The credit is a percentage of the eligible contribution and deferral amounts, with the highest rate for taxpayers with the least income, as shown in this table:



   =======  Adjusted Gross Income  =======

 Credit Rate

 Joint Return

Head of Household



 up to $30,000

up to $22,500

up to $15,000


 $30,000+ to $32,500  $22,500+ to $24,375 $15,000+ to $16,250 


 $32,500+ to $50,000  $24,375+ to $37,500  $16,250+ to $25,000

When figuring the Retirement Savings Contributions Credit, taxpayers who have received distributions from their retirement plans generally must subtract these amounts from their contributions. This rule applies for distributions starting two years before the year the credit is claimed and ending the day before the filing deadline (including extensions) for that tax return. For 2002, subtract distributions received after 1999 and before Apr. 15, 2003, (or the extended filing deadline) from the total 2002 eligible contributions and deferrals, then multiply the result (but not more than $2,000 per taxpayer) by the credit rate applicable for the taxpayer’s filing status and income level.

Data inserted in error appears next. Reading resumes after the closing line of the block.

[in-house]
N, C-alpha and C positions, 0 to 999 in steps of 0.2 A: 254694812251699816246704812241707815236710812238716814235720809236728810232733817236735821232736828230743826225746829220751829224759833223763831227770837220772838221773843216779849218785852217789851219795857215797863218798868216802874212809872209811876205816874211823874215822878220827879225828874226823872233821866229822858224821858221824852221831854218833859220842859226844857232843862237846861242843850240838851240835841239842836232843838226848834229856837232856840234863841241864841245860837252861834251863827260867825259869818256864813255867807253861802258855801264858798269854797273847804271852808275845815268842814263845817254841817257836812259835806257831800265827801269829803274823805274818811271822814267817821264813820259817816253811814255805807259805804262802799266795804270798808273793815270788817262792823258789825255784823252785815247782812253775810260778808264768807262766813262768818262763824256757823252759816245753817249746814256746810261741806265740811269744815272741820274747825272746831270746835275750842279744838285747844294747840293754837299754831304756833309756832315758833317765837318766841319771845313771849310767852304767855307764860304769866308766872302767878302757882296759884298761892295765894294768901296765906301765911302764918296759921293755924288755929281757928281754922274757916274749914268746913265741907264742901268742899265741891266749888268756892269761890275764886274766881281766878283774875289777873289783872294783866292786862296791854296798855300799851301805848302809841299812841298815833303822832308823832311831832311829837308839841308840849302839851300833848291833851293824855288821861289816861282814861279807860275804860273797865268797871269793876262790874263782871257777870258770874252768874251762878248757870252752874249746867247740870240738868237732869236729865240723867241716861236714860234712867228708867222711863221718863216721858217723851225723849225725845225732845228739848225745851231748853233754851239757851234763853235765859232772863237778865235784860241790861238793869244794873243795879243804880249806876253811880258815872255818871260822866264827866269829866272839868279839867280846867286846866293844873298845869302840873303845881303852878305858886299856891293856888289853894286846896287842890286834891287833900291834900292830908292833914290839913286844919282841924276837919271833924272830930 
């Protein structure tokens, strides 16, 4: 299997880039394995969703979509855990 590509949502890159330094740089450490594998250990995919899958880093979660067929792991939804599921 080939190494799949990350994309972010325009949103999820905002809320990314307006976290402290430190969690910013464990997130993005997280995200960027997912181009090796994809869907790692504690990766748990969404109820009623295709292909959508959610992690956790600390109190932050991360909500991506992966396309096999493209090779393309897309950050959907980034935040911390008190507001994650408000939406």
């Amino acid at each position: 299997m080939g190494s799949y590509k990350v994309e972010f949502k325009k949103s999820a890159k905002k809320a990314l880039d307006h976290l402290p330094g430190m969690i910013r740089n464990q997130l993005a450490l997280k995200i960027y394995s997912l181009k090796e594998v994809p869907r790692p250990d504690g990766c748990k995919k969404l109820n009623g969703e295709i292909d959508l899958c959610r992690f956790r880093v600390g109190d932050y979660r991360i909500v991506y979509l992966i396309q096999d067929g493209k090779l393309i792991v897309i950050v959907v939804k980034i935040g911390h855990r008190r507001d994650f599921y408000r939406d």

The subtraction rule does not apply to distributions which are rolled over into another plan, loans treated as distributions, trustee-to-trustee transfers, or withdrawals of excess contributions or deferrals (and income allocable to such excess amounts).

This credit is in addition to whatever other tax benefits may result from the retirement contributions. For example, most workers at these income levels may deduct all or part of their contributions to a traditional IRA. Also, contributions to a 401(k) plan are not subject to income tax until withdrawn from the plan.

Required Distributions from Retirement Plans

New life expectancy tables generally provide for smaller annual distributions, so participants may keep more funds in their tax-deferred plans. Taxpayers using a fixed annuity method to avoid an early-withdrawal penalty may make a one-time switch to a variable amount method based on the account’s value. This will help taxpayers preserve more of their retirement savings when the account value drops.

Faster Vesting for Matching Contributions from Employers